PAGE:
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Phacelia fimbriata

Phacelia fimbriata
Phacelia fimbriata

In Wildflowers and Plant Communities of the Southern Appalachian Mountains and Piedmont, author Tim Spira describes Phacelia fimbriata: "In woodland gardens (and in the wild) dense patches of flowering fringed phacelia resemble light coverings of newly fallen snow". That is certainly what this scene looked like from a distance, when our group traveled to the Great Smoky Mountains in mid-April a couple years ago.

Phacelia fimbriata is a common annual species of mid- to high elevation forests in Alabama, Georgia, North Carolina, Tennessee and Virginia. Pursuing the strategy of an annual life cycle is uncommon in forested environments, as annual life cycles are more often associated with habitats of extreme ecological conditions during some of the year. In these harsh environments, it can be particularly advantageous to be a dormant seed instead of a functioning plant needing water during a drought season or oxygen in the root tissue during cyclic flooding. According to Spira, the ecological advantages of an annual life cycle in fringed phacelia are not yet understood. It is known to germinate in the autumn, and then overwinter as a rosette of leaves flush against the ground (protected by fallen leaves and insulating snow).

The specific epithet, fimbriata, means to be fringed with hairs. For comparison, see this previous entry on Parnassia fimbriata. For additional photographs, including both close-ups and in the landscape, see this thread on WildlifeSouth Forums: fringed phacelia.

6 Comments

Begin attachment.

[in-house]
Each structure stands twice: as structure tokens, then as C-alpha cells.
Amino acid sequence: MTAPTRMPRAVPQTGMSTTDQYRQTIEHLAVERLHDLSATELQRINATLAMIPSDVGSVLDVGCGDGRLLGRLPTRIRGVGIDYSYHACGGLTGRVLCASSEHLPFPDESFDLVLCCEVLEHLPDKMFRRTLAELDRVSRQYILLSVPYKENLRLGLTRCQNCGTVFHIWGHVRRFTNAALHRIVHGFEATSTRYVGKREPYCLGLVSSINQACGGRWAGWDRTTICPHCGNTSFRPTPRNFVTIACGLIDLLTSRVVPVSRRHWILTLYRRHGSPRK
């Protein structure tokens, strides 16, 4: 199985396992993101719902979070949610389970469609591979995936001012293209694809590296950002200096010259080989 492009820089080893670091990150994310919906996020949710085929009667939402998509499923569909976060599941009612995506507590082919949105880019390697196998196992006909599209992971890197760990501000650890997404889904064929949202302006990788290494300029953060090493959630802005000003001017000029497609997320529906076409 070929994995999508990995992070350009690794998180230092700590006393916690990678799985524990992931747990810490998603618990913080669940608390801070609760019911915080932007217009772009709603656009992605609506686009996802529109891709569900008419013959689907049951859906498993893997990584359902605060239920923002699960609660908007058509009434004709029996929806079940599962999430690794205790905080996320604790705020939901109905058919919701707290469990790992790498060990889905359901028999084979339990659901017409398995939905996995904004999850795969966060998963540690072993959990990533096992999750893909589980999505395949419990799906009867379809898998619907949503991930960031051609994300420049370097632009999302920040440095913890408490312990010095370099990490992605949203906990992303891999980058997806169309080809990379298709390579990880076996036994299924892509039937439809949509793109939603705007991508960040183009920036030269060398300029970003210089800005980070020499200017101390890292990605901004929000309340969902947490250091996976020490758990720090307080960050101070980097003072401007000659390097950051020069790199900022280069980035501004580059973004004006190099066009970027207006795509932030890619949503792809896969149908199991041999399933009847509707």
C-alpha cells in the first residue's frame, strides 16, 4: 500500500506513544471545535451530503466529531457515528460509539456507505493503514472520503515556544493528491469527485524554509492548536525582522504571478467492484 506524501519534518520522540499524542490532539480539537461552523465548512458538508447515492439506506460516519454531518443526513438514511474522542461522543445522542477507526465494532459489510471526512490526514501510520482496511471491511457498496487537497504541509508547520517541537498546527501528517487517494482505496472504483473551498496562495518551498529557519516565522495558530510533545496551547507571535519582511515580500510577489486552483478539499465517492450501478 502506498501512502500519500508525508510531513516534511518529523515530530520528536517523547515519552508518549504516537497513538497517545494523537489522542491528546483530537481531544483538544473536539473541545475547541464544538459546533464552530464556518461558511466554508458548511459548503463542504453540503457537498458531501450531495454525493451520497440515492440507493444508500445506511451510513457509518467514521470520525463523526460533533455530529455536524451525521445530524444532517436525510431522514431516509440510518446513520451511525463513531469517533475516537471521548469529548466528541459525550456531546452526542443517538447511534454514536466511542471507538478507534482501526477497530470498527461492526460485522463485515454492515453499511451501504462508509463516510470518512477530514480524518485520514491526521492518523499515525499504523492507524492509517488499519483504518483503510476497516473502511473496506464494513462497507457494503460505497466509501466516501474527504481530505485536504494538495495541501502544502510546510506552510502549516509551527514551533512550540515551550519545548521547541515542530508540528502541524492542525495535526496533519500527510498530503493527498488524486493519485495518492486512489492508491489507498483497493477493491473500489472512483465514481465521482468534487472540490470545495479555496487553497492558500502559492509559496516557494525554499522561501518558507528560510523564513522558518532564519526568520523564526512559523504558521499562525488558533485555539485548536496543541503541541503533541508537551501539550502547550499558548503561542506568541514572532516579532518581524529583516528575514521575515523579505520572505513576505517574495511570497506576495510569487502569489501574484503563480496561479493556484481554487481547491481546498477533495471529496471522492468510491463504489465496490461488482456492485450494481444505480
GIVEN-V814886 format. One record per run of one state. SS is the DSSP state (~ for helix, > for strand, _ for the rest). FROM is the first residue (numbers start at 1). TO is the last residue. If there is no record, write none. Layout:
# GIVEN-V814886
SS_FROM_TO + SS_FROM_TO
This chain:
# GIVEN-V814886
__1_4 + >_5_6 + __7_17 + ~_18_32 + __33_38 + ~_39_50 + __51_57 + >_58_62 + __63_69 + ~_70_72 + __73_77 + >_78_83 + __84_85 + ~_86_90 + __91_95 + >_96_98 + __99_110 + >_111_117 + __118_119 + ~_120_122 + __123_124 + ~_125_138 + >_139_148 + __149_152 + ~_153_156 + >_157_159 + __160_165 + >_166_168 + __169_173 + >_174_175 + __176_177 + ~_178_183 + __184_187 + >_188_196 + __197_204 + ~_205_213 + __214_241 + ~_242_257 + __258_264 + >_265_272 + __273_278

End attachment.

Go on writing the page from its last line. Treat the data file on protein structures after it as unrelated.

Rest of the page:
Mark Egger commented:

wow, very cool and unusual Phacelia species!

Mike Bush commented:

Great photos, Daniel - and it appears that the "snow cover" of phacelias are growing beneath beeches (Fagus grandifolia v. carolina) with their diagnostic spring-present dangling dried leaves.

Jessica commented:

What a beautiful flower. Just gorgeous to see it carpeting the woodland floor. Thanks so much!

drbob commented:

California's low-elevation grasslands are dominated by annuals that germinate in fall, overwinter as rosettes, and explode into color as the weather warms. By late May, the soil and the plants dry to a crisp, toughing out the summer heat as seeds. In the eastern deciduous forest the limiting factor for annuals is light: this fabulous phacelia has to mature its seed crop before the expanding beech canopy cuts of the light supply.

Steve Edler commented:

Why do some plants have fringed petals?

Eric Hunt commented:

Simply breathtaking!

We have an annual Phacelia in here in the Ozarks, Ouachitas and Piney Woods of Louisiana and eastern Texas - Phacelia hirsuta:

https://secure.flickr.com/photos/ericinsf/8694707689/

It's also been planted by the Arkansas Highway department along the interstates here in Little Rock.

I've found it grows in dry glades instead of as a forest herb. The glades are generally moist and wet from fall through spring and are very dry and hot in the summer and early fall - much like the California annuals.

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